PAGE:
Tennessee Ticket Probe

A months-long ticketing investigation in Nashville recently reinforced what many have been saying for years – holdbacks eat up a large percentage of tickets before onsales and artists may play a larger role in secondary ticketing than they let on.

The city’s NewsChannel 5 recently dug up internal ticket contracts and audit reports for a Keith Urban benefit concert for the Country Music Hall of Fame, plus Taylor Swift and Kenny Chesney concerts – revealing details of seldom seen but industrywide practices.

Urban and Co. had advertised all tickets were $25 and said they’d go on sale Sept. 2, but WTVF found that roughly 10,000 tickets to the 15,000-capacity show at the Sommet Center had been allocated to holdbacks and members of Urban’s Monkeyville fan club before the onsale.

And of those tickets allocated to Monkeyville, for which fans also paid $25 to gain access, NewsChannel 5 reported numerous tickets ended up on the secondary market at prices as high as $642.

The story was the same for some of the seats allocated to American Express cardholders and fan clubbers at Taylor Swift’s show. The station found section 2 tickets that went for $49.50 being sold on the secondary market “for the super rich,” as NewsChannel 5 put it, for as much $1,177 each.

Louis Messina, who promotes Swift and Chesney, told Pollstar he was perplexed by the accusation of NewsChannel 5.

“The artists are not scalping their tickets,” he said. “Some artists are, I suppose, but none of the artists I work with. They’re legitimate. It’s a business. It’s their property. … If the artist wanted more money from their tickets, all they need to do is raise their ticket prices. We can easily add $20 to our tickets across the board. And we would receive 100 percent of the money. We wouldn’t have to share with the buildings, wouldn’t have to share with Ticketmaster or anything like that.”

As for AMEX, Messina was equally nonplussed.

“I pursued the American Express deal myself because the fans don’t have to spend more money – it’s not a cost-plus thing,” he said. “And for the super rich? Guess what: I guess I’m one of the super-rich and so are my sons because they all have cards. And it’s advertised. It’s not like a secret society that you belong to. They’re full-page ads.”

It’s not just American Express and fan club tickets that have ended up on the secondary market in recent times, however.

Ticket documents for Urban’s Escape Together tour showed that his team instructed venues to hold 50 prime seats to be auctioned off through Ticketmaster and another 150 Platinum seats to be sold at a markup through TM’s TicketExchange for each date.

Representatives for Urban reportedly told WTVF the singer agreed to the TM deal in order to help finance the remainder of the tickets for the Escape Together run, which were sold for $20 each.

However, the station found that only 389 of the 15,000 tickets for Urban’s Escape Together show in Nashville Aug. 29 were available to the public for $20.

Likewise, ticket documents for the Swift concert showed that out of 13,330 seats, only 1,591 were available during the public onsale.

And in Chesney’s case, the station found TM had auctioned off two pairs of seats in the first five rows during his 2008 tour.

But Messina explained that WTVF had failed to mention that the auctioned tickets – a “handful” of approximately 25 – were GA in the coveted “Sandbar” pit and most were “upgrades or promotional or just tickets we give away.” A $79 ticket might go for $115, he said.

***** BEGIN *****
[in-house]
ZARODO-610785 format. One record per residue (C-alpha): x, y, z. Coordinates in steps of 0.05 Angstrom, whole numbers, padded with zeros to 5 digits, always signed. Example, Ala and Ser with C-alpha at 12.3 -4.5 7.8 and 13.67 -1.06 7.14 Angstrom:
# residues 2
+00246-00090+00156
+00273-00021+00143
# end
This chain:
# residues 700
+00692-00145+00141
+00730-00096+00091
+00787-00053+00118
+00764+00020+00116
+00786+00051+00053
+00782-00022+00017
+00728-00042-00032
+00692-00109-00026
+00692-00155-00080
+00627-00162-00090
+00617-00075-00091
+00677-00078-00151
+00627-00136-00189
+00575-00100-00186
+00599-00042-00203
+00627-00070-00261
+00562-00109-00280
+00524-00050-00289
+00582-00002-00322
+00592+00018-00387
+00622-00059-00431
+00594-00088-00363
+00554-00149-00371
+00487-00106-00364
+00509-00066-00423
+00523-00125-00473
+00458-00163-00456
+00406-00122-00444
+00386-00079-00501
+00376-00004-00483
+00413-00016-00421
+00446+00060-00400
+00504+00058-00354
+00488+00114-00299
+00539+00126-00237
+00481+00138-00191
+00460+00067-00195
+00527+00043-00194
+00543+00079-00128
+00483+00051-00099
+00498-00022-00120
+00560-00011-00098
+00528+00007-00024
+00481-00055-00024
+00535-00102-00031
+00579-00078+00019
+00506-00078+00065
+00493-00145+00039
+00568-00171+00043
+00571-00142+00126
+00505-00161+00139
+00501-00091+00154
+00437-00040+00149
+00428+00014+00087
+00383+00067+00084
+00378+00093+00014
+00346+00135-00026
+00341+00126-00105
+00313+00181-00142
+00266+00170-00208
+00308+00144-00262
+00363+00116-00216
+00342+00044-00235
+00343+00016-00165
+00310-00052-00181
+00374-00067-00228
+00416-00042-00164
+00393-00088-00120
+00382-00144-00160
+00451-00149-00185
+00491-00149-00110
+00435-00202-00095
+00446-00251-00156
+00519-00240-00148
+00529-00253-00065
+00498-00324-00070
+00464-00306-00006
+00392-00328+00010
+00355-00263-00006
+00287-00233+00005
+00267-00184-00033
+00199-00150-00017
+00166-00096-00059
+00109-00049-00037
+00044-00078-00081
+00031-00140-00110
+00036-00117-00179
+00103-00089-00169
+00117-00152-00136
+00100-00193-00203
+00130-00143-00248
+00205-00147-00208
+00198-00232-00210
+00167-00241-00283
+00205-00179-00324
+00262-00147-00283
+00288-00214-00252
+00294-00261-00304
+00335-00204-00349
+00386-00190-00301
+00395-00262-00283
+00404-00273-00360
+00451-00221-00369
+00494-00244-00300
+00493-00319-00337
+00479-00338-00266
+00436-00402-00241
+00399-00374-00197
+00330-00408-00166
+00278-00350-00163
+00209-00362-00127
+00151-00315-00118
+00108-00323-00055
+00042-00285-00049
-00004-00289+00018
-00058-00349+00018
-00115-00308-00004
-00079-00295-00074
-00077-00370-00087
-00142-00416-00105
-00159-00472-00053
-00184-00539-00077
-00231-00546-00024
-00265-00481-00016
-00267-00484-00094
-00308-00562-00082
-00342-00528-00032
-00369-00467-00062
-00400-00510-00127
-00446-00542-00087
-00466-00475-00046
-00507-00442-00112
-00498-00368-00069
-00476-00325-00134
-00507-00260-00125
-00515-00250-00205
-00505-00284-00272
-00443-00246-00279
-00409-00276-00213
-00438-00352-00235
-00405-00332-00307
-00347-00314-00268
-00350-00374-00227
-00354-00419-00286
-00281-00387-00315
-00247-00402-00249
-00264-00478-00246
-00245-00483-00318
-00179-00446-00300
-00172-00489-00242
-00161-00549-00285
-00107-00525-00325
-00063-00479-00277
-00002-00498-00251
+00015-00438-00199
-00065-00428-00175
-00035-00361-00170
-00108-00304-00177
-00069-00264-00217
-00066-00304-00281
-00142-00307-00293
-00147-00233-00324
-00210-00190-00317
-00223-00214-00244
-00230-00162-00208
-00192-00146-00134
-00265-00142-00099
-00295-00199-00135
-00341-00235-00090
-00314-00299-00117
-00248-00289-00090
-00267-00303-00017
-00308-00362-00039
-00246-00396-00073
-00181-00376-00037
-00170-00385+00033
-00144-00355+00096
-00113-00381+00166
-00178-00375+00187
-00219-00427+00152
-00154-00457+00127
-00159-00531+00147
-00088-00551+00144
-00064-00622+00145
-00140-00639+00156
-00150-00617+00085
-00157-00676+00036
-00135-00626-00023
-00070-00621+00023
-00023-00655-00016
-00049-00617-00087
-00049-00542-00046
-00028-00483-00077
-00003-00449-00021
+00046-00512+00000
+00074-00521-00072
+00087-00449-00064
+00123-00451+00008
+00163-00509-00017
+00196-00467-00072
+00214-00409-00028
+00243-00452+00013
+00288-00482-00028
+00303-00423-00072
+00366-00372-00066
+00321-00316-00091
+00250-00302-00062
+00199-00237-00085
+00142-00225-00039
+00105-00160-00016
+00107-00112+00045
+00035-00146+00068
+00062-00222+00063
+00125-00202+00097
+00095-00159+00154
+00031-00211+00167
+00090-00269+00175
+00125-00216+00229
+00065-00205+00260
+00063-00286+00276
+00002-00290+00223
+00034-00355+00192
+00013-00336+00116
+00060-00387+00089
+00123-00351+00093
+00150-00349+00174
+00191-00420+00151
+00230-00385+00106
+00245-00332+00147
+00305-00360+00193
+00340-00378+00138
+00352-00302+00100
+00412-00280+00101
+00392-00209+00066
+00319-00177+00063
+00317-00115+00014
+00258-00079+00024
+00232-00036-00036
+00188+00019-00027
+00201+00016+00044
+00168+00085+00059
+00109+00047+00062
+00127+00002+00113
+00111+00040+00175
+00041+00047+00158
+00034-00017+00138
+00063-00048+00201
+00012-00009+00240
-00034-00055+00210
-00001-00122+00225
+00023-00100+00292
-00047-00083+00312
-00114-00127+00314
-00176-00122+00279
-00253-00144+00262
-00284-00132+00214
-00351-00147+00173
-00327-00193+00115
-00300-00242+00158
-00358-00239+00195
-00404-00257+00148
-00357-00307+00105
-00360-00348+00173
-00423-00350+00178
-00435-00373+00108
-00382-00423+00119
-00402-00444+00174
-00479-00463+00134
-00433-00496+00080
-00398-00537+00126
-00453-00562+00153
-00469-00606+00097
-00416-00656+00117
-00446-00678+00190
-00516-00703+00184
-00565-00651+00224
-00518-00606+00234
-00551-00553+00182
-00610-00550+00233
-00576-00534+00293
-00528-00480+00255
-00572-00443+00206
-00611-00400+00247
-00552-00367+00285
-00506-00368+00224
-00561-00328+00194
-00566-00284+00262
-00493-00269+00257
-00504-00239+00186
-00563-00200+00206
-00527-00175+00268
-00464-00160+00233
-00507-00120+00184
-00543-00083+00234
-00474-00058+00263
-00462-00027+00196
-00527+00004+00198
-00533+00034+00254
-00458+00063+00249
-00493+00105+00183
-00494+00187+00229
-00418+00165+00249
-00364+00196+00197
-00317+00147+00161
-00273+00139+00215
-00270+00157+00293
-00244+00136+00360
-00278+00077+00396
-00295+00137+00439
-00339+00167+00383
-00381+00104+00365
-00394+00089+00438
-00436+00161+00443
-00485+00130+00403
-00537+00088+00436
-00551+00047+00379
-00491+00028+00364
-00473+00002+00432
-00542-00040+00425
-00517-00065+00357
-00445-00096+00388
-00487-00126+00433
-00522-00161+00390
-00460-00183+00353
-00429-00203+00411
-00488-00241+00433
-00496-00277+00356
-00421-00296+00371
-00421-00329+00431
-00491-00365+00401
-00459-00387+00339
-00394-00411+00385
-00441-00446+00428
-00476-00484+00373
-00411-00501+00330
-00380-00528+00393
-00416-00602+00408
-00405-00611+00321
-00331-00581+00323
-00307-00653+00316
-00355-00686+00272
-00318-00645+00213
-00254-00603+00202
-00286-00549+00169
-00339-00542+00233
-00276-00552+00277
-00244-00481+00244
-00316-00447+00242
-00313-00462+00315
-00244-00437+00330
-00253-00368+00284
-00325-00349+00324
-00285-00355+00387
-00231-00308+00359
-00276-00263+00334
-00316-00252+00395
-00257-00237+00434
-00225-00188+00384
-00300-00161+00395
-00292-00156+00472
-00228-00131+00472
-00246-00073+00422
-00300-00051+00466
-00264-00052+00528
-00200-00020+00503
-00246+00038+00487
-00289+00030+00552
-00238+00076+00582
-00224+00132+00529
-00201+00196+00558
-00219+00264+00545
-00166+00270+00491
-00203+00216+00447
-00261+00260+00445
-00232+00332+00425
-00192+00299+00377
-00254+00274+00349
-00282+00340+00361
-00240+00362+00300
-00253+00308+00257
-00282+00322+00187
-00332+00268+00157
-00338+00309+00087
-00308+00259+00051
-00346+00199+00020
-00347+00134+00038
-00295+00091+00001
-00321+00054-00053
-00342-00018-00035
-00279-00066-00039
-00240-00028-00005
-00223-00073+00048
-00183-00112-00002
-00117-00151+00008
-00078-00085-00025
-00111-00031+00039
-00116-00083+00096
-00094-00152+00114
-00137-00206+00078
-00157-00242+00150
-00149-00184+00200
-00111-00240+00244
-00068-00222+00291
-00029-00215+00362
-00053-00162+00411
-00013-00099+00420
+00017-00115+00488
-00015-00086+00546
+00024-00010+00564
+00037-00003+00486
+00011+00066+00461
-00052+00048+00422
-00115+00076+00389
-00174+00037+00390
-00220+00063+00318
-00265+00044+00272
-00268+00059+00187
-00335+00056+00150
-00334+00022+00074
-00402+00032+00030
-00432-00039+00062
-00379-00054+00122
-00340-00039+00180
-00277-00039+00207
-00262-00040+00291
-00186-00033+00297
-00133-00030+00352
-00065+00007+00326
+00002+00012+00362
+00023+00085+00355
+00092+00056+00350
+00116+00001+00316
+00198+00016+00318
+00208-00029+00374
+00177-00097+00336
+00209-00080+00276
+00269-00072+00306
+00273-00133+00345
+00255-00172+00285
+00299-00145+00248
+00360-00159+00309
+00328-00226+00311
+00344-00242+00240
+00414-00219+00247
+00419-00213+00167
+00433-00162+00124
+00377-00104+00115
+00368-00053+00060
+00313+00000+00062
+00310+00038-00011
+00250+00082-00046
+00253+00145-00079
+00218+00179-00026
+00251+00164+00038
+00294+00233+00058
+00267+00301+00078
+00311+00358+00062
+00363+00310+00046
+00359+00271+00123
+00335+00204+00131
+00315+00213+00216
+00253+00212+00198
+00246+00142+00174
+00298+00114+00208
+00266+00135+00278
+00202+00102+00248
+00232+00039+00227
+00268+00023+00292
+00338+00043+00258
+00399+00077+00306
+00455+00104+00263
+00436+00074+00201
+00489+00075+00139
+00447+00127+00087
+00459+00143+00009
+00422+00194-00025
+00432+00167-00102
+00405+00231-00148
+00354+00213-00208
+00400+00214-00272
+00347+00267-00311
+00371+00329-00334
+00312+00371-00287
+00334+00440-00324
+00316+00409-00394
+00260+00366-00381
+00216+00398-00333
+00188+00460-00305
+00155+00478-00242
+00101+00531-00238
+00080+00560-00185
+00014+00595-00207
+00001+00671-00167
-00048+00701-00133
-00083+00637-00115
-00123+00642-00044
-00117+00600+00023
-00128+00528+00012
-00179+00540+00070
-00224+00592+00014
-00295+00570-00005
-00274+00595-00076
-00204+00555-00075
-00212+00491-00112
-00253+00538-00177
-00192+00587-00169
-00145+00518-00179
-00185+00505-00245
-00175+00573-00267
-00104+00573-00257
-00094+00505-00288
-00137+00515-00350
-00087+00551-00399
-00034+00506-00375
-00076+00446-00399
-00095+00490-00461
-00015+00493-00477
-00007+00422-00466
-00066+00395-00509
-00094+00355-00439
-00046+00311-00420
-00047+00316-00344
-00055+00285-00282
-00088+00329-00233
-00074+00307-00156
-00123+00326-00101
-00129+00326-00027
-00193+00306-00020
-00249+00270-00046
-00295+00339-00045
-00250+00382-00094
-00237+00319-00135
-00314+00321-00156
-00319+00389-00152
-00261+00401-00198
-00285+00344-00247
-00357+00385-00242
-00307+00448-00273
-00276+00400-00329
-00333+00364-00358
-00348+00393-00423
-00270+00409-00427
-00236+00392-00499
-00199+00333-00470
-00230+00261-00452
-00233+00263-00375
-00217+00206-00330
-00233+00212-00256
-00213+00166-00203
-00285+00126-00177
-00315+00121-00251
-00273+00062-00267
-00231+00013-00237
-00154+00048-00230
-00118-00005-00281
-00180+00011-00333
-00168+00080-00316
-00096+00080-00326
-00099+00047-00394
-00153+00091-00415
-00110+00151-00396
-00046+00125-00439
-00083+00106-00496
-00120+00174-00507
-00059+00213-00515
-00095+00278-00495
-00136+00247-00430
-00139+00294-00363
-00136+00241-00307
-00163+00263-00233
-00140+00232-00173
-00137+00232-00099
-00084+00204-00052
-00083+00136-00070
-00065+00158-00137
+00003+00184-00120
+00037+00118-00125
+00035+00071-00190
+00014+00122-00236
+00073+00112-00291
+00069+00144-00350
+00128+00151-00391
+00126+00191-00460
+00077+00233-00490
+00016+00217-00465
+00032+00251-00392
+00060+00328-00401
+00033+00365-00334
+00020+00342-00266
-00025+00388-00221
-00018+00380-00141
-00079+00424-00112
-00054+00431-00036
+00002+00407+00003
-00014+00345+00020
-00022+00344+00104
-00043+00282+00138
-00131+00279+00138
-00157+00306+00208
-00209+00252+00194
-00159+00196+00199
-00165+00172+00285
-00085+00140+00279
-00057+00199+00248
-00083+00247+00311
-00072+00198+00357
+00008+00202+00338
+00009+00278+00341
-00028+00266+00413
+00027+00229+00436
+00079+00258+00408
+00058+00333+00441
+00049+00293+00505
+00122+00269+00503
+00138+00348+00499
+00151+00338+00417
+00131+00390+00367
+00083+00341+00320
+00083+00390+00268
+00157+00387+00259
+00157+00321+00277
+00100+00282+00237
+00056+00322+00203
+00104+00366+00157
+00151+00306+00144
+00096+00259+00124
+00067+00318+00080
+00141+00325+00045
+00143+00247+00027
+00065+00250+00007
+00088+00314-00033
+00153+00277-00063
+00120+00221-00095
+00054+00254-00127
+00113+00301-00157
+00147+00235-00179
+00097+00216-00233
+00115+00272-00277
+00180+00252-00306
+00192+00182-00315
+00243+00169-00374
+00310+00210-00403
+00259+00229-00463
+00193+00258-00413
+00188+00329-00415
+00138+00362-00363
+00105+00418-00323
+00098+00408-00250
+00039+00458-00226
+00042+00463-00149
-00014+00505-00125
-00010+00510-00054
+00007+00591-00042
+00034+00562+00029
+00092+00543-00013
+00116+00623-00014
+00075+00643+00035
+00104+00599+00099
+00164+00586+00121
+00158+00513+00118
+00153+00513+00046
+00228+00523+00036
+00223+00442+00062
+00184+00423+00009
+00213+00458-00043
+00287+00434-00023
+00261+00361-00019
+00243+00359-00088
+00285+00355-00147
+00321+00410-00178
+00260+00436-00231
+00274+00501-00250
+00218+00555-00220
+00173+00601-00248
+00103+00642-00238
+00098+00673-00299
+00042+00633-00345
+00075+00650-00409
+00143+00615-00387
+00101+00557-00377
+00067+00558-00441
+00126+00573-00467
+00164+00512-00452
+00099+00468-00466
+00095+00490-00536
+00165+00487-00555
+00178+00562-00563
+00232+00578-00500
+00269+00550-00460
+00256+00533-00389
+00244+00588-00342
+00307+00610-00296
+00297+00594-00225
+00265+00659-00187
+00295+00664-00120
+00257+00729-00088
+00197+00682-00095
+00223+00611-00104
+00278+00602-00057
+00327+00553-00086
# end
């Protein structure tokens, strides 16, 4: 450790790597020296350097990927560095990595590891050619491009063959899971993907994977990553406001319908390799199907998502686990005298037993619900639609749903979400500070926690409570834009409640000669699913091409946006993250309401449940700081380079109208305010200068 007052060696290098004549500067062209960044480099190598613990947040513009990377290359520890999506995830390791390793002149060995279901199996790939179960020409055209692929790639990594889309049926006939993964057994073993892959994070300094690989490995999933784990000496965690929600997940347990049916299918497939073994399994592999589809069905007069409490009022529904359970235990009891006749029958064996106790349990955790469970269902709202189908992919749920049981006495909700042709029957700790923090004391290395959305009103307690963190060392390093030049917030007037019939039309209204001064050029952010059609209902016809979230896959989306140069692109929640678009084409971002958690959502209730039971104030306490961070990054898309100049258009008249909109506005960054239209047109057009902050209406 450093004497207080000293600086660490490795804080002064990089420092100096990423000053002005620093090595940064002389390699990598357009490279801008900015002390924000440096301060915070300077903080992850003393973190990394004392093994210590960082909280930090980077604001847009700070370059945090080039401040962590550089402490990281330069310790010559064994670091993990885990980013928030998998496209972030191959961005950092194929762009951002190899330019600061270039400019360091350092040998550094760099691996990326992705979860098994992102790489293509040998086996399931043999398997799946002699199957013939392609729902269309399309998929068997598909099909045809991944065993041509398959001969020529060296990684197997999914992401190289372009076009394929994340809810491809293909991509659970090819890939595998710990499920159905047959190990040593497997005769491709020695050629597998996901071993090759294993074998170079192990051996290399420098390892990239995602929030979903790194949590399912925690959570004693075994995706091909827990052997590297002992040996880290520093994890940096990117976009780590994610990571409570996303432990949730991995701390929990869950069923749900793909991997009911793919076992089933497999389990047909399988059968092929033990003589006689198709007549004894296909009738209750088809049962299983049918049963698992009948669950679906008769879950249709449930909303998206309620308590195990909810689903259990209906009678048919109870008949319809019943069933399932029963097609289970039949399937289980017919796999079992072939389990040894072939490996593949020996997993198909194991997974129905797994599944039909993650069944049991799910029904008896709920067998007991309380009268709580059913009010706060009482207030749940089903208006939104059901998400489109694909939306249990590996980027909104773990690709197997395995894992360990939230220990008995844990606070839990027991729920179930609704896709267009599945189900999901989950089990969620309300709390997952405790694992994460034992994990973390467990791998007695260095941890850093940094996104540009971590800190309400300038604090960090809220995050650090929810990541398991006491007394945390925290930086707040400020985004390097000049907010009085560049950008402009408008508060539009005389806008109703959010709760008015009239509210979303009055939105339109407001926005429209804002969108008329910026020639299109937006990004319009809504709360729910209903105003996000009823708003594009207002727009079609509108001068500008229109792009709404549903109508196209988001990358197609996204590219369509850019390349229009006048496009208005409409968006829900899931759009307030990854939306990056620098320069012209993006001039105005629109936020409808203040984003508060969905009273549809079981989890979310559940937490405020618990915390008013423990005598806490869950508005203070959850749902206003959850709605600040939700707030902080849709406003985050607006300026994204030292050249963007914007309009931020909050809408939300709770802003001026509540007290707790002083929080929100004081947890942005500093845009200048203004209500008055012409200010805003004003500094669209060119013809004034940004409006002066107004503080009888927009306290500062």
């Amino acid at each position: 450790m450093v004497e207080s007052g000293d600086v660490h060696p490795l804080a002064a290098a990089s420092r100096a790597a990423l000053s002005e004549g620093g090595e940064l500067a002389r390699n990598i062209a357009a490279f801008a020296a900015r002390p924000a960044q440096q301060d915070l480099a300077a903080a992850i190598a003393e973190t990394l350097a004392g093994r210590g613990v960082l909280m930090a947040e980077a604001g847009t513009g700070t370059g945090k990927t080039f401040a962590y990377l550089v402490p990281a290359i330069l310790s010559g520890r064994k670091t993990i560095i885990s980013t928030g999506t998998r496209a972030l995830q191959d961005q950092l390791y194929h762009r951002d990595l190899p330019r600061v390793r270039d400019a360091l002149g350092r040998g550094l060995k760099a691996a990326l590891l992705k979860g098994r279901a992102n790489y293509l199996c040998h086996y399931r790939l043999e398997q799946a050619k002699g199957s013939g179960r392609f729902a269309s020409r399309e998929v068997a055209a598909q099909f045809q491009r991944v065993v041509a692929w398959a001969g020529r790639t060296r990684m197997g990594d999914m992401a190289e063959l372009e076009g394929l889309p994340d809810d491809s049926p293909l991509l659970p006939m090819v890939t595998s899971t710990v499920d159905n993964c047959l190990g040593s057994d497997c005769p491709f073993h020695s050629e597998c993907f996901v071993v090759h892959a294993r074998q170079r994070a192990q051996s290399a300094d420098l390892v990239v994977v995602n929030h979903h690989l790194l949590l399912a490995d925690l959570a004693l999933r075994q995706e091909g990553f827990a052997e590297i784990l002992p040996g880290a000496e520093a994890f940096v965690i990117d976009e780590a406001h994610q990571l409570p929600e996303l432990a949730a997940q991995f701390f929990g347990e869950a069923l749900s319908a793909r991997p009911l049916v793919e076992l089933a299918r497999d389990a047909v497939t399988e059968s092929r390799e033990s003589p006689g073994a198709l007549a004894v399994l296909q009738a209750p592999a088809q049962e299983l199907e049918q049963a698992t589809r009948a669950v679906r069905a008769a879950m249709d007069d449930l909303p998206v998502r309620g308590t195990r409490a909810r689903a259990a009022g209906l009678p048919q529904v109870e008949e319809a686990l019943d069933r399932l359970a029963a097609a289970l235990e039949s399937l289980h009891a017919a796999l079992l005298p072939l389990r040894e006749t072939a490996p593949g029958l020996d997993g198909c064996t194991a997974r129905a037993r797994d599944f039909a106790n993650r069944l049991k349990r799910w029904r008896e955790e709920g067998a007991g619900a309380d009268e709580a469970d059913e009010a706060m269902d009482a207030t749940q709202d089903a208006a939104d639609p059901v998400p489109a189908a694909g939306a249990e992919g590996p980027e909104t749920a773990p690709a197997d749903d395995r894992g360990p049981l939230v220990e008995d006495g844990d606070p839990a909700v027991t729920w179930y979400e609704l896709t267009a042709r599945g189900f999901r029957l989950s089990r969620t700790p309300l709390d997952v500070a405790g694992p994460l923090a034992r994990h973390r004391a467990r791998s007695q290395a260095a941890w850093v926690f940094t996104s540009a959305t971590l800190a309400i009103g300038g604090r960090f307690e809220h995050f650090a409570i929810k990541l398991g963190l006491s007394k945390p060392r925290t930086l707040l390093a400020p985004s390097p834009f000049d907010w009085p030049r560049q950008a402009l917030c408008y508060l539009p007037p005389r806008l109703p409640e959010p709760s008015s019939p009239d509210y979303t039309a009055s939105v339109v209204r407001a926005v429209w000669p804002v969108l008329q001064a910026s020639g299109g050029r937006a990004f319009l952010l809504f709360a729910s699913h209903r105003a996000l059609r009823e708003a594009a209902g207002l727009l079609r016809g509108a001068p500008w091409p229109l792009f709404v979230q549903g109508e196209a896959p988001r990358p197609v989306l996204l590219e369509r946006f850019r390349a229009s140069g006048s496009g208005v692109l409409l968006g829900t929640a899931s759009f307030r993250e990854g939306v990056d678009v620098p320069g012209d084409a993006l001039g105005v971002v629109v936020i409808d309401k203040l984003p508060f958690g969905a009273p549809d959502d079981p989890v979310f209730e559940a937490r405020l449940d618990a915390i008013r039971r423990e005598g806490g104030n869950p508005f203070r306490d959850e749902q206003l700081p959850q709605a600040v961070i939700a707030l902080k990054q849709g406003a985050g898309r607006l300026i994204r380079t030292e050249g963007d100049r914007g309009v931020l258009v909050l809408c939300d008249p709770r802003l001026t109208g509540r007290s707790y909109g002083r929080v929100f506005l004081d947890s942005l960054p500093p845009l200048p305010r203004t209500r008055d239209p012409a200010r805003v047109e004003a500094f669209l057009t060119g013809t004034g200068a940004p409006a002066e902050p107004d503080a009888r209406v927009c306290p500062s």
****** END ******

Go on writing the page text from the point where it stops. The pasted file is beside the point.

Industry commentator and “Lefsetz Letter” author Bob Lefsetz told WTVF, “The whole business is smoke and mirrors” and these situations occur because “no one is policing them, telling them to tell the truth.”

In the case of this Urban show specifically, Lefsetz said one problem is that those tickets were worth much more than $25, a price determined more by the country star’s image than value. And, of course, “Scalpers are working everything.”

Messina thought the station threw Urban “under the bus” – especially because it failed to point out that, for the Hall of Fame show, Urban played for free. All the money, whether it came from primary tickets or through auction, went to the HoF.

Tennessee Attorney General Bob Cooper issued a statement to NewsChannel 5 regarding the ticket offerings.

“Promoters should be careful not to make misleading claims about the price and availability of tickets,” Cooper said. “Deceptive practices in the marketing of goods or services is a violation of Tennessee’s consumer protection laws.

“Whether a violation has taken place depends on the facts of each case. We encourage consumers who feel like they have been misled to file a complaint with the Division of Consumer Affairs. We need as much detailed information as possible so we can determine if a violation of the law has occurred.”

Borman Entertainment referred Pollstar to Urban spokesman Paul Freundlich, who was not available at press time.

Swift manager Robert Allen issued a statement to the station.

“If you look at the numbers, Taylor Swift tickets are supposed to be some of the more affordable shows in every marketplace,” he said. “Taylor herself made sure the price points were affordable for fans, and anybody can sign up for free for pre-sales at TaylorSwift.com.

“Taylor does not condone sales of her tickets through secondary brokers, nor does she profit in any way from the inflated pricing of secondary sales. We know, and your investigation shows, that the concert ticketing system in our industry is flawed, at best, and we will wholeheartedly support any legislation enacted to regulate the industry.”